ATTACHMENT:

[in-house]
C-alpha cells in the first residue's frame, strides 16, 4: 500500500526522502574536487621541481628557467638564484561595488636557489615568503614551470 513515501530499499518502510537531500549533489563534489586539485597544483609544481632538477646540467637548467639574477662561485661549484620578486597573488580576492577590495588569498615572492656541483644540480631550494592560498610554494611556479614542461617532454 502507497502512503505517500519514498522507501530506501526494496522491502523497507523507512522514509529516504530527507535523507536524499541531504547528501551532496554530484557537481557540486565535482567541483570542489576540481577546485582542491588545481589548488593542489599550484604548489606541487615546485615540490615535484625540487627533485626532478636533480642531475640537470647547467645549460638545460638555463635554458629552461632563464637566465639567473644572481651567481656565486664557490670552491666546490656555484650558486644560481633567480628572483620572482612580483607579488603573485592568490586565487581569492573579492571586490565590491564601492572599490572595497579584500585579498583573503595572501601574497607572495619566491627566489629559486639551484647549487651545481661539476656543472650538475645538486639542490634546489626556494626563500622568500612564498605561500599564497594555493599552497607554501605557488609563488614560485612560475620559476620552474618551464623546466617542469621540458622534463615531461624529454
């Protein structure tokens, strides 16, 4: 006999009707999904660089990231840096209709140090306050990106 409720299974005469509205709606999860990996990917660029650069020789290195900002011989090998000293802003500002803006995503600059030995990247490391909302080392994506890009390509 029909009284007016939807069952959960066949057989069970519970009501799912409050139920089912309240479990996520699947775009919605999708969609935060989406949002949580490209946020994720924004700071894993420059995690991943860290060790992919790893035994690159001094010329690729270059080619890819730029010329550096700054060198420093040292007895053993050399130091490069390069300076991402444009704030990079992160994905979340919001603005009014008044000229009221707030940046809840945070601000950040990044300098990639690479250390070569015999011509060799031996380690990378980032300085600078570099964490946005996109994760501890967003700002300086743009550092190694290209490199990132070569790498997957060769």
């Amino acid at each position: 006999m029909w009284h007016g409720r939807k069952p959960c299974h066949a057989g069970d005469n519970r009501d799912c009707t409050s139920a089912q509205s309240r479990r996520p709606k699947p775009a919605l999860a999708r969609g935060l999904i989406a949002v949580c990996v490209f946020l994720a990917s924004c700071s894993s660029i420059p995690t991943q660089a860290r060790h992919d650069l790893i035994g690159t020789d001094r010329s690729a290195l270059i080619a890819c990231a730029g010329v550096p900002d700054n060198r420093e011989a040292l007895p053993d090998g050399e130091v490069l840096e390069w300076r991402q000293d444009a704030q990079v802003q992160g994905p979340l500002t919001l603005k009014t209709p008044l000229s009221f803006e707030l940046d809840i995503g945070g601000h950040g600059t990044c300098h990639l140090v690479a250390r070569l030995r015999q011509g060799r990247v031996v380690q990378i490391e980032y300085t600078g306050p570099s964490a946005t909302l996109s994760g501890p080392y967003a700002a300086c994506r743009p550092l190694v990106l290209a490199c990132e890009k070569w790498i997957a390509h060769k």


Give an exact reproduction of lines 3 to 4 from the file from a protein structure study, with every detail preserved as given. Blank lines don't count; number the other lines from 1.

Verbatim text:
């Protein structure tokens, strides 16, 4: 006999009707999904660089990231840096209709140090306050990106 409720299974005469509205709606999860990996990917660029650069020789290195900002011989090998000293802003500002803006995503600059030995990247490391909302080392994506890009390509 029909009284007016939807069952959960066949057989069970519970009501799912409050139920089912309240479990996520699947775009919605999708969609935060989406949002949580490209946020994720924004700071894993420059995690991943860290060790992919790893035994690159001094010329690729270059080619890819730029010329550096700054060198420093040292007895053993050399130091490069390069300076991402444009704030990079992160994905979340919001603005009014008044000229009221707030940046809840945070601000950040990044300098990639690479250390070569015999011509060799031996380690990378980032300085600078570099964490946005996109994760501890967003700002300086743009550092190694290209490199990132070569790498997957060769």
């Amino acid at each position: 006999m029909w009284h007016g409720r939807k069952p959960c299974h066949a057989g069970d005469n519970r009501d799912c009707t409050s139920a089912q509205s309240r479990r996520p709606k699947p775009a919605l999860a999708r969609g935060l999904i989406a949002v949580c990996v490209f946020l994720a990917s924004c700071s894993s660029i420059p995690t991943q660089a860290r060790h992919d650069l790893i035994g690159t020789d001094r010329s690729a290195l270059i080619a890819c990231a730029g010329v550096p900002d700054n060198r420093e011989a040292l007895p053993d090998g050399e130091v490069l840096e390069w300076r991402q000293d444009a704030q990079v802003q992160g994905p979340l500002t919001l603005k009014t209709p008044l000229s009221f803006e707030l940046d809840i995503g945070g601000h950040g600059t990044c300098h990639l140090v690479a250390r070569l030995r015999q011509g060799r990247v031996v380690q990378i490391e980032y300085t600078g306050p570099s964490a946005t909302l996109s994760g501890p080392y967003a700002a300086c994506r743009p550092l190694v990106l290209a490199c990132e890009k070569w790498i997957a390509h060769k």